I don't think it's 1439. The crash actually only shows up when I use -g or -gc when I'm compiling. If I leave that off, it's fine. It's when I try to use tango.math.random.Random that it starts crashing. I can use one method from that module, it's fine. If I try to use more than one, it blows up. Note that it's quantity, not a specific symbol. Plus, if I compile the module with just a dummy main method, it's fine. It MIGHT be 424. I'm getting the crash at EIP=004244FB. I'm not getting a fixups error message, if that's part of the symptoms, though. My code isn't "template-heavy" (at least, not by my standards), but the Random module does appear to be. I'm toying with a little OMF dumper program at the moment. I suppose that's the easiest way to see if I'm hitting the fixup limit... Incidentally, if Walter or yourself would like the object files causing the crash, I can provide those (probably via private email). I just can't upload it generally since it's a private project. -- Daniel
May 17 2009
next sibling parent Max Samukha <outer space.com> writes:
On Sun, 17 May 2009 19:52:50 +1000, Daniel Keep
<daniel.keep.lists gmail.com> wrote:

Don wrote:
 Do you think it might be bug 1439? (note that the test case probably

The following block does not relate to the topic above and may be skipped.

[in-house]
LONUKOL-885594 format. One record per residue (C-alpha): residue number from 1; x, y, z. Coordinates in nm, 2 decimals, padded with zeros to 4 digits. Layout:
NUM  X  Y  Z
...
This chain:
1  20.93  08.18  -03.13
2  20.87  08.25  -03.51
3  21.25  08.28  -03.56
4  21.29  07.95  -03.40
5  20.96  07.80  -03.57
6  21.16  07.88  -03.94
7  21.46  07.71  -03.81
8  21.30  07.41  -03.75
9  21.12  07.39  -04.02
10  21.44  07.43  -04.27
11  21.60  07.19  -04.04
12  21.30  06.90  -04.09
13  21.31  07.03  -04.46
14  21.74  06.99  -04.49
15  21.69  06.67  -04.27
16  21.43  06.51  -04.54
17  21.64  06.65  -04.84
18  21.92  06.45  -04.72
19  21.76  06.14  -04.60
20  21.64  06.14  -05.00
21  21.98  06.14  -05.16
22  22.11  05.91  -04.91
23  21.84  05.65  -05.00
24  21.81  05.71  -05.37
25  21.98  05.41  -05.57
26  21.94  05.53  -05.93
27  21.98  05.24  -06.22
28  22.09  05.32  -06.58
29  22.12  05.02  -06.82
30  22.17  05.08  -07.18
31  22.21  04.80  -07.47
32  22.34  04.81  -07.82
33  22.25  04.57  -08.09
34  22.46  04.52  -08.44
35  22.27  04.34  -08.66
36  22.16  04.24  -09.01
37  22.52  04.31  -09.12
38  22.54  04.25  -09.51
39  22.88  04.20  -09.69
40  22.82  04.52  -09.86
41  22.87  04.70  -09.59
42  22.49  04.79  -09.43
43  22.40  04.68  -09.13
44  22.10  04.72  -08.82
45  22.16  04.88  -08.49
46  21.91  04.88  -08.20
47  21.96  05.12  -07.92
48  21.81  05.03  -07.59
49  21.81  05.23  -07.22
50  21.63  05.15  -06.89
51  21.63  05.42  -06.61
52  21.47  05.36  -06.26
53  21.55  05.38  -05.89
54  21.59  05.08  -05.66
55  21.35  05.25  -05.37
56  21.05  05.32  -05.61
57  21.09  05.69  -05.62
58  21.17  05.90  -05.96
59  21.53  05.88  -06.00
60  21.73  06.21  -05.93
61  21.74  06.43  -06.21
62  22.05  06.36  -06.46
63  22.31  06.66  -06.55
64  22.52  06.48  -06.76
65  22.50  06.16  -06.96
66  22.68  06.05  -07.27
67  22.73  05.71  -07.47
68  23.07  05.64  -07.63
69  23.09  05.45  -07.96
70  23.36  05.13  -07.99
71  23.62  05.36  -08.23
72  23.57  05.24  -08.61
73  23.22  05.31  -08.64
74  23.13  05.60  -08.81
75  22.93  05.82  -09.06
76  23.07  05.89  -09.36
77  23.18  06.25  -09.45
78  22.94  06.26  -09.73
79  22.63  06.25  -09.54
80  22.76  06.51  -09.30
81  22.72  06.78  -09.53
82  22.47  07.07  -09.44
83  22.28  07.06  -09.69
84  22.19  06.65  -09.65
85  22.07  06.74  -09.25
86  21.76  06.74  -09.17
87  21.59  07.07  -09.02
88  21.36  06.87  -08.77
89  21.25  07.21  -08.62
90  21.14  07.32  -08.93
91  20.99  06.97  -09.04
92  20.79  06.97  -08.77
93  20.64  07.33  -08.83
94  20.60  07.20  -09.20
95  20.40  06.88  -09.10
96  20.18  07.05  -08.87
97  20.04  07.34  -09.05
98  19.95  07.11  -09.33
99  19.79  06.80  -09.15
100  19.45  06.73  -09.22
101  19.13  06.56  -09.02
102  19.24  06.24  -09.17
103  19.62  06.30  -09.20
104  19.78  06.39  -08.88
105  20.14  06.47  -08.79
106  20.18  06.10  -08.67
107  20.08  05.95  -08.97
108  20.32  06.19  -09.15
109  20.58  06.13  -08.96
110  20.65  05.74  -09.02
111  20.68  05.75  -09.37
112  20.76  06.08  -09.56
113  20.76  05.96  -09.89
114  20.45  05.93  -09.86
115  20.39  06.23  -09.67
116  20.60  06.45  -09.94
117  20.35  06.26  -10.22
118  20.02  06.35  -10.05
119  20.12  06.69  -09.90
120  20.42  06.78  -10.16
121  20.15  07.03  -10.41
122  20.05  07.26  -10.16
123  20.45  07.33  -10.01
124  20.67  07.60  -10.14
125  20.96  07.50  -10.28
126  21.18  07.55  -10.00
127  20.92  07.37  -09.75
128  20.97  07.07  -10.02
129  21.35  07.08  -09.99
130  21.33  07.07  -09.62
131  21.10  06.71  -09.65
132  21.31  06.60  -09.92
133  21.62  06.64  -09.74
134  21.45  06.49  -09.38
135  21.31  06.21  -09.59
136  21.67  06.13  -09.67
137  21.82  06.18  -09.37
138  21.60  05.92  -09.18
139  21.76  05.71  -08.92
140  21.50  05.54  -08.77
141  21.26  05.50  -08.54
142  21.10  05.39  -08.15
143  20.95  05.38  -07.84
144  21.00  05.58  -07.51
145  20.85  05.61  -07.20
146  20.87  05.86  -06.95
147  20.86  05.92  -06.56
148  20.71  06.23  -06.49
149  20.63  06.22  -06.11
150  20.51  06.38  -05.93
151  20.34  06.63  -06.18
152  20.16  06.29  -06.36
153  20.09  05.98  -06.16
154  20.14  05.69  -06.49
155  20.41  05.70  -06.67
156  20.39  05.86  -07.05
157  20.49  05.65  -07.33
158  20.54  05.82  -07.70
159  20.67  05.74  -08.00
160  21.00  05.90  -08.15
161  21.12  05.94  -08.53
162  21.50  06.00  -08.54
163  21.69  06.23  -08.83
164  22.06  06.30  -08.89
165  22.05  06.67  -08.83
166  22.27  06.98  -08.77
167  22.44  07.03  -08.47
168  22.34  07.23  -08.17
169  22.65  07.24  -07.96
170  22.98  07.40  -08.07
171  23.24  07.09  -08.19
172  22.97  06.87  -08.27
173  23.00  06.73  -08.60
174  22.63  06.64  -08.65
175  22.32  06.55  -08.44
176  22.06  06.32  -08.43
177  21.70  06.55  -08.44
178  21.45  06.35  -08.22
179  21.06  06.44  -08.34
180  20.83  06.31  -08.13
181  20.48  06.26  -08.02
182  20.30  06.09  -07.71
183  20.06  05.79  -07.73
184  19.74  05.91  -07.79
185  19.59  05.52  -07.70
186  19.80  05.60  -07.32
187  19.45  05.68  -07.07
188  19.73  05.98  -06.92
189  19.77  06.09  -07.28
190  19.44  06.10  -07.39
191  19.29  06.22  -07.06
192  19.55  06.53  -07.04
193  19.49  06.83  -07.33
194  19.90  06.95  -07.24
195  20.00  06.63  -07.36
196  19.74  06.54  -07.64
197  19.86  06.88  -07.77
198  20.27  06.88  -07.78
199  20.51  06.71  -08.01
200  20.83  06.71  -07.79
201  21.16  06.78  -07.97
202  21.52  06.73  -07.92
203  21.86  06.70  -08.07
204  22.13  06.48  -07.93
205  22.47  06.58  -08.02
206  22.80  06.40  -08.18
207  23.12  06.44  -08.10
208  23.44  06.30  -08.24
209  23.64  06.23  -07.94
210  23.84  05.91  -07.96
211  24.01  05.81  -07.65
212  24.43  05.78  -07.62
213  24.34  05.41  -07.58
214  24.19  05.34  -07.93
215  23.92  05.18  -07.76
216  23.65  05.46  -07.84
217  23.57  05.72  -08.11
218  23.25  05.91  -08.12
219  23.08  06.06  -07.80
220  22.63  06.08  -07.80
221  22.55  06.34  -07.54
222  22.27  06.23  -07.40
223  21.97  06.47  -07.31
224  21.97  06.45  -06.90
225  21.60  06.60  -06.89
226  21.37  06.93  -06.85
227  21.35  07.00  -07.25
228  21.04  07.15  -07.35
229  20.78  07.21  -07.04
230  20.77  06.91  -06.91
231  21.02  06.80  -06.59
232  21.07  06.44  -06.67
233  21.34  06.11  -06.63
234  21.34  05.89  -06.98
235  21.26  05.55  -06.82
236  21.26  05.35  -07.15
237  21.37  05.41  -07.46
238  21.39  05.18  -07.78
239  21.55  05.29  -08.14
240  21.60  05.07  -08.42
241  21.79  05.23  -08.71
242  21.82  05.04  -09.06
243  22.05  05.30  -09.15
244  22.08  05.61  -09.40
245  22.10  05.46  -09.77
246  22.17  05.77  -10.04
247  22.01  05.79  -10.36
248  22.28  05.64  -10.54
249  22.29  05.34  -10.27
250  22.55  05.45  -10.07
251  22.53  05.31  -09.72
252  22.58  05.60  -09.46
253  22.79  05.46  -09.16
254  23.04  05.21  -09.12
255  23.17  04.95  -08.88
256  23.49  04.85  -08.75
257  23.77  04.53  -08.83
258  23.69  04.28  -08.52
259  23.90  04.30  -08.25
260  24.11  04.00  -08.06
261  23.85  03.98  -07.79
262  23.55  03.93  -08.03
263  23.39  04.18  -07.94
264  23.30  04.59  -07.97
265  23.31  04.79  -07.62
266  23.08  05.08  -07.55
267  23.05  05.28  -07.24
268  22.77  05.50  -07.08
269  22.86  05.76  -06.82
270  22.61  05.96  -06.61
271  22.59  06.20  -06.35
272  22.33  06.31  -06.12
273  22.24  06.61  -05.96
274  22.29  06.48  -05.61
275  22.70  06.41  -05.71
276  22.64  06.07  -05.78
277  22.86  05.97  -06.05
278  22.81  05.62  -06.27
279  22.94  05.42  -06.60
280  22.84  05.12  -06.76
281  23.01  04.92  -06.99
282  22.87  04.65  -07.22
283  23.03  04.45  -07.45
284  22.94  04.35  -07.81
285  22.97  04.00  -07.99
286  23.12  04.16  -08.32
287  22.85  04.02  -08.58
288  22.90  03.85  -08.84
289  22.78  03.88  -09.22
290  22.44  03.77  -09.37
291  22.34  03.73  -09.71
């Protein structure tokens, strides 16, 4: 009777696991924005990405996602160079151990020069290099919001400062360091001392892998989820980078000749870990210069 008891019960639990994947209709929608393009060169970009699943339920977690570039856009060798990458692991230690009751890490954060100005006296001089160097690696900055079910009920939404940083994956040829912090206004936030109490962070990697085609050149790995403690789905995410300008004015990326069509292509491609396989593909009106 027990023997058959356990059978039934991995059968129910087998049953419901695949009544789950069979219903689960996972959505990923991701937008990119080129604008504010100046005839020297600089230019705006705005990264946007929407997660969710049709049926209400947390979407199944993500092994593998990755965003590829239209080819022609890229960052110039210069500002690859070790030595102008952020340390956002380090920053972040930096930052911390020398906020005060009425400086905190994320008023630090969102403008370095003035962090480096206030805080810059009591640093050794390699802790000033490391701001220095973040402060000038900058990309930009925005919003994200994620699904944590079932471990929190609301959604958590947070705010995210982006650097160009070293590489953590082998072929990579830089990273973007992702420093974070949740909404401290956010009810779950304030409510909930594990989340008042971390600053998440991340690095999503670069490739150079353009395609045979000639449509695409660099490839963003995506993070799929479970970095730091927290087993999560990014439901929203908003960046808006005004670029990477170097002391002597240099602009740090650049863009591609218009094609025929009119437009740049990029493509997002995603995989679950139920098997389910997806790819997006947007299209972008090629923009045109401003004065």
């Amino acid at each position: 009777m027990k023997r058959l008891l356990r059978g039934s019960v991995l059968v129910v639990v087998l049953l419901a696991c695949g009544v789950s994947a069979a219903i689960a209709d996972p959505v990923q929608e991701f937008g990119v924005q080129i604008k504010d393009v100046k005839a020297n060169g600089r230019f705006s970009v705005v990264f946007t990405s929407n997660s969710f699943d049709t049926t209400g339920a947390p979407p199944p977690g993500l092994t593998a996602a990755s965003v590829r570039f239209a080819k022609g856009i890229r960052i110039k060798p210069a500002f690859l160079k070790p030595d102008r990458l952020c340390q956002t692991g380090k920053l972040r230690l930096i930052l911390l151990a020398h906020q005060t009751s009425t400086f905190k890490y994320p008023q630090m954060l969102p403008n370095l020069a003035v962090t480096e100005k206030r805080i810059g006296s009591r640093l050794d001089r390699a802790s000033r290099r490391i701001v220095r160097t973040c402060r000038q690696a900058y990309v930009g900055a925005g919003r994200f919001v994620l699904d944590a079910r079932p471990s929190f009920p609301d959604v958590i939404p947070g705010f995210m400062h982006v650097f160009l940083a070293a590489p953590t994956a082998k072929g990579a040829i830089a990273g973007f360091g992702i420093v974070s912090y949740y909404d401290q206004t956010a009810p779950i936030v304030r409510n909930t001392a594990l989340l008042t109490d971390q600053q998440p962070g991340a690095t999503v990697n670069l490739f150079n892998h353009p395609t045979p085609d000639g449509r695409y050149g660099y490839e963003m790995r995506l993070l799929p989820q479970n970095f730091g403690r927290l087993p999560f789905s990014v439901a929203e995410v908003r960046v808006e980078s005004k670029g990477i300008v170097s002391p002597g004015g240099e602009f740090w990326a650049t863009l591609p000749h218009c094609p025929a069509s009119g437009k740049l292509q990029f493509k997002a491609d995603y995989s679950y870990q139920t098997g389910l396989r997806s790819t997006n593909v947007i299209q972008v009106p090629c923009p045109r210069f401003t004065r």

doesn't work any more, since Walter started hashing ultra-long mangled
 names, but the point remains that there's a (narrow) range of symbol
 lengths which will kill OPTLINK). Or yet another instance of bug 424? Or
 is likely to be something else? (IE, is your code template-heavy?)
 I can't make bug 2817 crash, and it's the only other plausible optlink
 segfault in bugzilla.

I don't think it's 1439. The crash actually only shows up when I use -g or -gc when I'm compiling. If I leave that off, it's fine. It's when I try to use tango.math.random.Random that it starts crashing. I can use one method from that module, it's fine. If I try to use more than one, it blows up. Note that it's quantity, not a specific symbol. Plus, if I compile the module with just a dummy main method, it's fine. It MIGHT be 424. I'm getting the crash at EIP=004244FB. I'm not getting a fixups error message, if that's part of the symptoms, though. My code isn't "template-heavy" (at least, not by my standards), but the Random module does appear to be. I'm toying with a little OMF dumper program at the moment. I suppose that's the easiest way to see if I'm hitting the fixup limit... Incidentally, if Walter or yourself would like the object files causing the crash, I can provide those (probably via private email). I just can't upload it generally since it's a private project. -- Daniel

An object file was provided with this report http://d.puremagic.com/issues/show_bug.cgi?id=2436. But it was deemed too complex. This bug also shows up when debug-building QtD. FWIW, QtD uses lots of long identifiers but few templates.
May 17 2009
prev sibling next sibling parent Don <nospam nospam.com> writes:
Daniel Keep wrote:
 
 Don wrote: